Overall the model is quite smooth in appearance without their presence I must admit!  The thin rockers are all that holds the front and rear of the body together less the simple plastic roof, hence concerned that I'll overstress the casting for too ambitious filework.  Single cast Holley centerfloat 4BBL carburetor seen underhood borrowed from GMP Trans Am tool again.  Hope to cast two sets of GMP Trans Am Camaro upper control arms to use one set here, and another for the dormant '68-'69-season T-G Firebird seen some time ago so that it too may be up on wheels sooner rather than later.  Front wheelhousings largely cut away but for the mounting point of the chassis which can barely be made out one-third of the way forward from the cowl looking towards the front of model.  Reproducing the underhood panel work seems quite possible now, while happy I am not to lose rigidity for cutting out the mounting points in their entirety.  Thanks for kind continued interest...

Mike K.

« Last Edit: March 29, 2014, 11:28:06 PM by Jon Mello »

Swede70

  • Member
  • ***
  • Posts: 243
    • View Profile
Re: Ideas to share concerning 1:18 '67-'69 GMP Penske Donohue Camaros.
« Reply #144 on: July 07, 2012, 03:38:36 PM »
Greetings,

Short update; i.e. the decorative hood scoop inserts have been removed, the raised trailing edge of each has been sanded flat, whereupon each was flipped upside down, sanded flat and set into the hood.  The recycled inserts will serve well as plugs lest I be tempted to use too much putty on the hood casting.  The front spoiler has been fabricated although the same is a bit too deep, whereas the ride height is a bit tall absent flare work and wheelhousing work to allow room for the tires.  A 1:18 ERTL Authentics '67 Impala SS will likely donate a few chassis pieces for in particular I favor the rear suspension and sway bar present there.  A hood tachometer pod was found from dead 1:18 Lane '68 Firebird, the part still wearing a finish of period green metallic.  The fuel cell housing was cast from 1:18 GMP Camaro Trans Am and installed with a scratchbuilt mounting lip, whereas I'm deciding if I should cut a hole straight through base of trunk to install it properly.  Five-element Wink mirror to come, as will the seat which was itself handbuilt, evoking another what might be encountered in a 1950's homebuilt sportscar.  Though unseen, rear seat cushions cut out with an aluminum fill panel cut to fit.  Searching then for information on a hobby sheet metal brake for I'm not sure how to bend it at the bottom without damaging the entire delicate effort.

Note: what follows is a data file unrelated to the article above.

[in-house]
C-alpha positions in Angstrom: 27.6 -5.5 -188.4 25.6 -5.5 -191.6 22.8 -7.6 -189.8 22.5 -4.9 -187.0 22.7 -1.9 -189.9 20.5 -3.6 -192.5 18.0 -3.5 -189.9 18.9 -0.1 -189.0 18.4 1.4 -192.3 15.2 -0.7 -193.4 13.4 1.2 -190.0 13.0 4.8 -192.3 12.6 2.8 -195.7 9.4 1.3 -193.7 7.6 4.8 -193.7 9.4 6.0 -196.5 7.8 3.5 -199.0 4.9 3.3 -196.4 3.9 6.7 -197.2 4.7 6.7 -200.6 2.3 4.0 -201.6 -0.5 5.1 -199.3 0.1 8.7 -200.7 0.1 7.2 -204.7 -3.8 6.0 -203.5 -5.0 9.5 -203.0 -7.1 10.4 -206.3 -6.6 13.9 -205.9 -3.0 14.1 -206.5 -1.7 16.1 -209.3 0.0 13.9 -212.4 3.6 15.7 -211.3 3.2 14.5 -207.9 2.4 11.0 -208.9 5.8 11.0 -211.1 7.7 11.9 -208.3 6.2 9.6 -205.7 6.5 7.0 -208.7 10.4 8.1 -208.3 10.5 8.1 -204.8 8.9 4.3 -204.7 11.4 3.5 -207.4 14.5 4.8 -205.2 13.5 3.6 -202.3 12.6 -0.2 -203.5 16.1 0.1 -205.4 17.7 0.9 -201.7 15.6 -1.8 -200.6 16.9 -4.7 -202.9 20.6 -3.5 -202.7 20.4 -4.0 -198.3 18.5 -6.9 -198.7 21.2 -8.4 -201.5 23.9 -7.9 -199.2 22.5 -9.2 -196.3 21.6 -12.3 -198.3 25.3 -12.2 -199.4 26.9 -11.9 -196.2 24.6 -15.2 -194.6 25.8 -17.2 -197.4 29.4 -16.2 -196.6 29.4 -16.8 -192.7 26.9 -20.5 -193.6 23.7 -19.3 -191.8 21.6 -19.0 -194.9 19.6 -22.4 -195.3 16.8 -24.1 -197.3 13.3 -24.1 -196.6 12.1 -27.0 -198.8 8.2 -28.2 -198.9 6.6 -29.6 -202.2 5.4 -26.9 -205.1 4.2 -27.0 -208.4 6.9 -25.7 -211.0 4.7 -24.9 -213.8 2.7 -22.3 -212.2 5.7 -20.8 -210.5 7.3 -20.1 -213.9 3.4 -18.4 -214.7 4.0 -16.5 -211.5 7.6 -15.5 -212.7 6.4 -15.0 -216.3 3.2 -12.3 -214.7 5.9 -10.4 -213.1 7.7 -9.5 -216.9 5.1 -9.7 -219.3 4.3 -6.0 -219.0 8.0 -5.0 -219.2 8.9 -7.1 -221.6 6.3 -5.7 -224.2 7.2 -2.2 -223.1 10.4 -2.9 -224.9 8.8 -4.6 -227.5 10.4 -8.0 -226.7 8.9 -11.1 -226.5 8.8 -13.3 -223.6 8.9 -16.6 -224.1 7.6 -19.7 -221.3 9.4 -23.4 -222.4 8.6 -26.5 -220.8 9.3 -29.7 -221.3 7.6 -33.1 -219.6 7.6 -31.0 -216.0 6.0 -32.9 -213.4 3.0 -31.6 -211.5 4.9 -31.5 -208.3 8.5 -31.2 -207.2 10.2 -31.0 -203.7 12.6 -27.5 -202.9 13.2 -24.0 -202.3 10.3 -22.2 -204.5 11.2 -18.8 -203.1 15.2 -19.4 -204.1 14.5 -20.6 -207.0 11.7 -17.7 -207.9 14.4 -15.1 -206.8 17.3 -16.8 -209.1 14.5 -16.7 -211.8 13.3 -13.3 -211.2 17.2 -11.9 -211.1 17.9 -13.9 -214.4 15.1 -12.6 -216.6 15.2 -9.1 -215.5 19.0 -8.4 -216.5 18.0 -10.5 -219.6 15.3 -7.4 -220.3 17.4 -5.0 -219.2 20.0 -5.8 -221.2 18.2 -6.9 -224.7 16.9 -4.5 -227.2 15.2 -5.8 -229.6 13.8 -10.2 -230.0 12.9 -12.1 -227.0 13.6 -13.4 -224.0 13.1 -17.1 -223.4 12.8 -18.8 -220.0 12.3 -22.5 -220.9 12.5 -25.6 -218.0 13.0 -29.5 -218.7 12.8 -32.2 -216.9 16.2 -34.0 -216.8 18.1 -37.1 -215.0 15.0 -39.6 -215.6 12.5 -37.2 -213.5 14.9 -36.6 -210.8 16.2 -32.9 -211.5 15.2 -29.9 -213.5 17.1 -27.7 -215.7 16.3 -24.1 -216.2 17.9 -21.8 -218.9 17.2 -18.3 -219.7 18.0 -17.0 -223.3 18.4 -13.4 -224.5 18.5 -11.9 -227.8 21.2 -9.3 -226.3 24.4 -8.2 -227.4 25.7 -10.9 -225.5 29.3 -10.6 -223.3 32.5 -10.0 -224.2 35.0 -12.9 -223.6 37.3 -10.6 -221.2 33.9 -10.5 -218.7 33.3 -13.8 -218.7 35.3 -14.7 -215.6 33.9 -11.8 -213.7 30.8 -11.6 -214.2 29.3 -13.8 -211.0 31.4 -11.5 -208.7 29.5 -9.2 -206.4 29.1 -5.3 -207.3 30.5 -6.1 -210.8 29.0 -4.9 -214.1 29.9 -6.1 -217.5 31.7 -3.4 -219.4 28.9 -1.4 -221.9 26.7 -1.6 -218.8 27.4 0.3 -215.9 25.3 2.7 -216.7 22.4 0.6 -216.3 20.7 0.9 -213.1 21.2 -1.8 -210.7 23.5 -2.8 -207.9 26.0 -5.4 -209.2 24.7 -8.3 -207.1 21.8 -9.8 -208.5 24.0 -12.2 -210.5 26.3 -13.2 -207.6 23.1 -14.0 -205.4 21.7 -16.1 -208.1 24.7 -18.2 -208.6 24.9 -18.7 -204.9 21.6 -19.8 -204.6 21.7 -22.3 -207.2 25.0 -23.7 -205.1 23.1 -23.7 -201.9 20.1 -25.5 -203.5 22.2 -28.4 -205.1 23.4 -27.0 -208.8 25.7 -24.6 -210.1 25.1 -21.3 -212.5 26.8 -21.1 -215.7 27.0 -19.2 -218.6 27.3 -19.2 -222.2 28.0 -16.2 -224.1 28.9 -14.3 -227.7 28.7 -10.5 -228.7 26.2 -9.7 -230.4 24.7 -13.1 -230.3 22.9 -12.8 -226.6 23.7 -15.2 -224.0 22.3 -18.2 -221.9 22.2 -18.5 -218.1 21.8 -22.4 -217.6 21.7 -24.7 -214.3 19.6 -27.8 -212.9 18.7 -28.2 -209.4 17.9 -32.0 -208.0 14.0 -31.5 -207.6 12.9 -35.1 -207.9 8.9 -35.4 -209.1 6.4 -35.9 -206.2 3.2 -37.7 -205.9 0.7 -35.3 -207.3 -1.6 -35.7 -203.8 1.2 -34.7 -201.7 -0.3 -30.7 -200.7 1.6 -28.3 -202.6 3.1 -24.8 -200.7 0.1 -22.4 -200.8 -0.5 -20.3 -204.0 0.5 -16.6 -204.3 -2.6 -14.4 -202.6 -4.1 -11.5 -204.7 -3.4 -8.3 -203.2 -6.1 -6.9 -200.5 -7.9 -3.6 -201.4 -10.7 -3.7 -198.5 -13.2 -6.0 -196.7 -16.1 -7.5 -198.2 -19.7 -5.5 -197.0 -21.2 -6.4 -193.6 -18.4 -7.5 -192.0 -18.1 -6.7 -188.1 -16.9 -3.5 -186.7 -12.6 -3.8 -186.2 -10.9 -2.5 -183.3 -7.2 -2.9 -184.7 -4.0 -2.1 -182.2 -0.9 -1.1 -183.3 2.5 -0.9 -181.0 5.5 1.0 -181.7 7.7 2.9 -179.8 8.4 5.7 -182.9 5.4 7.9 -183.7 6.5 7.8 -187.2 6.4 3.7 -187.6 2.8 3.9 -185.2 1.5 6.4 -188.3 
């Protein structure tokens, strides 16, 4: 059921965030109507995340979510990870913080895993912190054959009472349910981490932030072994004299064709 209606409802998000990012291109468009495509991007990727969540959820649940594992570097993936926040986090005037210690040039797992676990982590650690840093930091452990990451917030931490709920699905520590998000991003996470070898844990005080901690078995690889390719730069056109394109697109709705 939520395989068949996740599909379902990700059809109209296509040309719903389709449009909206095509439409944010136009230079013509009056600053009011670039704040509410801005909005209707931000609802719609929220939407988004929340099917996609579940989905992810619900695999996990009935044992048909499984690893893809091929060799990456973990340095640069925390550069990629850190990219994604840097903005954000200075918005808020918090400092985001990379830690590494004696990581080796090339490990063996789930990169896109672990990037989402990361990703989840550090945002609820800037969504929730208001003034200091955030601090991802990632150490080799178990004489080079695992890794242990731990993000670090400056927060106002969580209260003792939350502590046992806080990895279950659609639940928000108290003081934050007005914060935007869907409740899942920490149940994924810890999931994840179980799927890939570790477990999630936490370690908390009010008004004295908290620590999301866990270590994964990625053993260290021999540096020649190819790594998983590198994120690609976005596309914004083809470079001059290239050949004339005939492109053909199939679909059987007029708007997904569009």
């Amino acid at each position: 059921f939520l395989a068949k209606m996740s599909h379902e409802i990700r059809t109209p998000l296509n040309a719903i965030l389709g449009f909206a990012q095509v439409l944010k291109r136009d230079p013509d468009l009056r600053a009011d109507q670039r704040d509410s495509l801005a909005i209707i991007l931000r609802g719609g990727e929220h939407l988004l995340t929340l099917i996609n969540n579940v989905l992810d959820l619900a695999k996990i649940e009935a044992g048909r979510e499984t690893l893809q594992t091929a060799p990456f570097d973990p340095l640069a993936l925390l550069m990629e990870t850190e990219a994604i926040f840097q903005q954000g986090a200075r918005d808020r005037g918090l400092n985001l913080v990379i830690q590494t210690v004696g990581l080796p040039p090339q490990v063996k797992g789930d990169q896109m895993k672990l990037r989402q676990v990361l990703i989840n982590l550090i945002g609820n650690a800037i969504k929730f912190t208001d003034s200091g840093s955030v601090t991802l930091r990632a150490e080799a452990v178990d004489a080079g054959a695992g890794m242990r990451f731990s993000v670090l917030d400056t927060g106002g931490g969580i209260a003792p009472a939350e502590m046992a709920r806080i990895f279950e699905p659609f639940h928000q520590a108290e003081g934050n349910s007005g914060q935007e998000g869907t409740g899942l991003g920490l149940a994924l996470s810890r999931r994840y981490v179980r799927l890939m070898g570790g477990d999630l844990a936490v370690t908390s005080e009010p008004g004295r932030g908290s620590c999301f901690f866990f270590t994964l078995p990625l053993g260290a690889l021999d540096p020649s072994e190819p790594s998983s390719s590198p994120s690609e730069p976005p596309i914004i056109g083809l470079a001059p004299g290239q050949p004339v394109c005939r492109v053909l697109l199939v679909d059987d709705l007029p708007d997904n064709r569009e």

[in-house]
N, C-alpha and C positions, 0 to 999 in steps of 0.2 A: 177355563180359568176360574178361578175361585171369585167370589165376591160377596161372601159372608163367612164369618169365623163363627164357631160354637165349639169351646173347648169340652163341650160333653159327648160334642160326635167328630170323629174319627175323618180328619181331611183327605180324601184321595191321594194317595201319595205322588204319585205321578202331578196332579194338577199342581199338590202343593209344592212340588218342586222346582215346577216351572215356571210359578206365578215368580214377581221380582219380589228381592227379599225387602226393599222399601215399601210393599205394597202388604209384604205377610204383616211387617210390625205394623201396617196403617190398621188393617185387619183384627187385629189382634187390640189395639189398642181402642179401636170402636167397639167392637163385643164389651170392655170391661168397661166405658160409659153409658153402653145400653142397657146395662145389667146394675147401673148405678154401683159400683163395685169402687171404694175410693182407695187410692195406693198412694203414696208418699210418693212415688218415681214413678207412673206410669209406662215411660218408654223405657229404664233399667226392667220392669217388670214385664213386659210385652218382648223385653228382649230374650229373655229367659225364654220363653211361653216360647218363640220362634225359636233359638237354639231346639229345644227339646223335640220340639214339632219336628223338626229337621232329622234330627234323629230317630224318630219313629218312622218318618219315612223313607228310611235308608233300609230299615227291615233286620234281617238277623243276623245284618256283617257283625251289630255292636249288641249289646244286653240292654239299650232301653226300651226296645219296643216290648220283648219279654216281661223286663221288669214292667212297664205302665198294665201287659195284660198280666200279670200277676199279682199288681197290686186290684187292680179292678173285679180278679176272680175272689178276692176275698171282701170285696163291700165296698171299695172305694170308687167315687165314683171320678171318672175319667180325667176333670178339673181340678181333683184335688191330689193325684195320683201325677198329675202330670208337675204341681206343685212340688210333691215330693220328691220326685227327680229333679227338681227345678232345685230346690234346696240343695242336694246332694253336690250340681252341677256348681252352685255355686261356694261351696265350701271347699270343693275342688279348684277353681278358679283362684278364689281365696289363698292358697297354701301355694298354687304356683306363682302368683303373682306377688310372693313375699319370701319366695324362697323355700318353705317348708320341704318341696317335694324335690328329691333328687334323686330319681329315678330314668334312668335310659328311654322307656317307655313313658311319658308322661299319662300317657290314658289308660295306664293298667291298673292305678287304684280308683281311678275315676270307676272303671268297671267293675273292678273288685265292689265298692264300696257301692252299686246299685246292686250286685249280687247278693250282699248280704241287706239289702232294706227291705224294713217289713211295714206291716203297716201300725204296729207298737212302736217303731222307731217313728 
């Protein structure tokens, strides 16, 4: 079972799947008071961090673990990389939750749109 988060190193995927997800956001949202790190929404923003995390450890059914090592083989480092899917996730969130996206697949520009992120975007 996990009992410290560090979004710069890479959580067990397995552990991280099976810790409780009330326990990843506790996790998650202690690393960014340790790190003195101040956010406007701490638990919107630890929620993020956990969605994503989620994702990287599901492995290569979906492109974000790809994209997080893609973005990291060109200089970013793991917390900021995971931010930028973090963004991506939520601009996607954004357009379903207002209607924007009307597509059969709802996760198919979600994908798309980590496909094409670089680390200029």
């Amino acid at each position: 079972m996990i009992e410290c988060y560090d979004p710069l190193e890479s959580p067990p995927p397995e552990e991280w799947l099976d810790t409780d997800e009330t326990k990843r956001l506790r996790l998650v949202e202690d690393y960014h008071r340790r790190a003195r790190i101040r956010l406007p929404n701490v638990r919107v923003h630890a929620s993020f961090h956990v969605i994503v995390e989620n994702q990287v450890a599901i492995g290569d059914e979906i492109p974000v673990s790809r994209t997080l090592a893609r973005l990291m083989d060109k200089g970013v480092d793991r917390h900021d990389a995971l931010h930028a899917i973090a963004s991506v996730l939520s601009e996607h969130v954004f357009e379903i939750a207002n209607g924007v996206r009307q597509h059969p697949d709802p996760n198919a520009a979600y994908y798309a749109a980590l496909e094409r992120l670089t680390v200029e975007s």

Continuing, the AC Delco open element air cleaner was stolen from 1:18 ERTL Authentics '67 Camaro Z/28, base scratchbuilt and surely is not final.  The abbreviated fan shroud formerly seen was filed off the radiator support, while cast-in battery cut out with the surrounding area has been finish sanded.  The brake master cylinder either 1:18 Yat Ming Rebel Machine or 1:18 ERTL '68 AMX, although if some heavy duty Ford truck master cylinder fell out of the sky done in 1:18th I'd be most appreciative!  I've decided to do flares having traced the extent of material I want removed from the shell onto the body casting just last evening, whereas rollcage fabrication in this instance hugely facilitated for a roof that is removable and replaceable in seconds.  Proceeding ahead then...

Mike K.




...hood not sanded or skim puttied yet, although appearing sound.  



.. .1:18 GMP Trans Am Camaro upper control arms are seen having been recently cast and cloned, whereas the same are slated to appear on other GM projects.  I hope to add threaded shock/washer/nut detail, and perhaps the same for the ball joints which are decidedly non-stock.  Further, I intend to build proper upper control arm pedestals and set the arms at an angle that suggests caster.  

Thanks...

M.K.
« Last Edit: March 29, 2014, 11:29:24 PM by Jon Mello »

Jon Mello

  • CRG Member
  • *****
  • Posts: 3923
    • View Profile
Re: Ideas to share concerning 1:18 '67-'69 GMP Penske Donohue Camaros.